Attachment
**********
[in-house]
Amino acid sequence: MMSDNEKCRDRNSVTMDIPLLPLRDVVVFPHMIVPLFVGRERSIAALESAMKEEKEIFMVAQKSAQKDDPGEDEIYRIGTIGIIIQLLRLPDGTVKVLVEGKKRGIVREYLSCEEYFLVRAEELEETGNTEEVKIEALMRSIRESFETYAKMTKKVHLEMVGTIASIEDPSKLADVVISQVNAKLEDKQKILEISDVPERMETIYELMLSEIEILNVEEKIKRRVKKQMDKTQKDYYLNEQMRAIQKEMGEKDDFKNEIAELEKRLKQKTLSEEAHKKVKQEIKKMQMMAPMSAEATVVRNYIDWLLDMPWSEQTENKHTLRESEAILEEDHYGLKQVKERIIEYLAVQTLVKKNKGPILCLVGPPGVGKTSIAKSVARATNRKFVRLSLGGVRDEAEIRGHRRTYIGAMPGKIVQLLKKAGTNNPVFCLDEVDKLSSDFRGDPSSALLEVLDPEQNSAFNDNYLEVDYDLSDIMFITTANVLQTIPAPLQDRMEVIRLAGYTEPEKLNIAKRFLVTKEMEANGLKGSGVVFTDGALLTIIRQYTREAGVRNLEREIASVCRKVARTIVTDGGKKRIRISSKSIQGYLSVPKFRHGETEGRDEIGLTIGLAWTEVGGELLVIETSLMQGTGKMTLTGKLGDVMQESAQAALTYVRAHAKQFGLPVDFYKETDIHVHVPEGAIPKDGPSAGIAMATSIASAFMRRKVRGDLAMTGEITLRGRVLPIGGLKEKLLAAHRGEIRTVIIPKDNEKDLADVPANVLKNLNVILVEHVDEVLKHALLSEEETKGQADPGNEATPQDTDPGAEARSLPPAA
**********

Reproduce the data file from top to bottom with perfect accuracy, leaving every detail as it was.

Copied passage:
[in-house]
Amino acid sequence: MMSDNEKCRDRNSVTMDIPLLPLRDVVVFPHMIVPLFVGRERSIAALESAMKEEKEIFMVAQKSAQKDDPGEDEIYRIGTIGIIIQLLRLPDGTVKVLVEGKKRGIVREYLSCEEYFLVRAEELEETGNTEEVKIEALMRSIRESFETYAKMTKKVHLEMVGTIASIEDPSKLADVVISQVNAKLEDKQKILEISDVPERMETIYELMLSEIEILNVEEKIKRRVKKQMDKTQKDYYLNEQMRAIQKEMGEKDDFKNEIAELEKRLKQKTLSEEAHKKVKQEIKKMQMMAPMSAEATVVRNYIDWLLDMPWSEQTENKHTLRESEAILEEDHYGLKQVKERIIEYLAVQTLVKKNKGPILCLVGPPGVGKTSIAKSVARATNRKFVRLSLGGVRDEAEIRGHRRTYIGAMPGKIVQLLKKAGTNNPVFCLDEVDKLSSDFRGDPSSALLEVLDPEQNSAFNDNYLEVDYDLSDIMFITTANVLQTIPAPLQDRMEVIRLAGYTEPEKLNIAKRFLVTKEMEANGLKGSGVVFTDGALLTIIRQYTREAGVRNLEREIASVCRKVARTIVTDGGKKRIRISSKSIQGYLSVPKFRHGETEGRDEIGLTIGLAWTEVGGELLVIETSLMQGTGKMTLTGKLGDVMQESAQAALTYVRAHAKQFGLPVDFYKETDIHVHVPEGAIPKDGPSAGIAMATSIASAFMRRKVRGDLAMTGEITLRGRVLPIGGLKEKLLAAHRGEIRTVIIPKDNEKDLADVPANVLKNLNVILVEHVDEVLKHALLSEEETKGQADPGNEATPQDTDPGAEARSLPPAA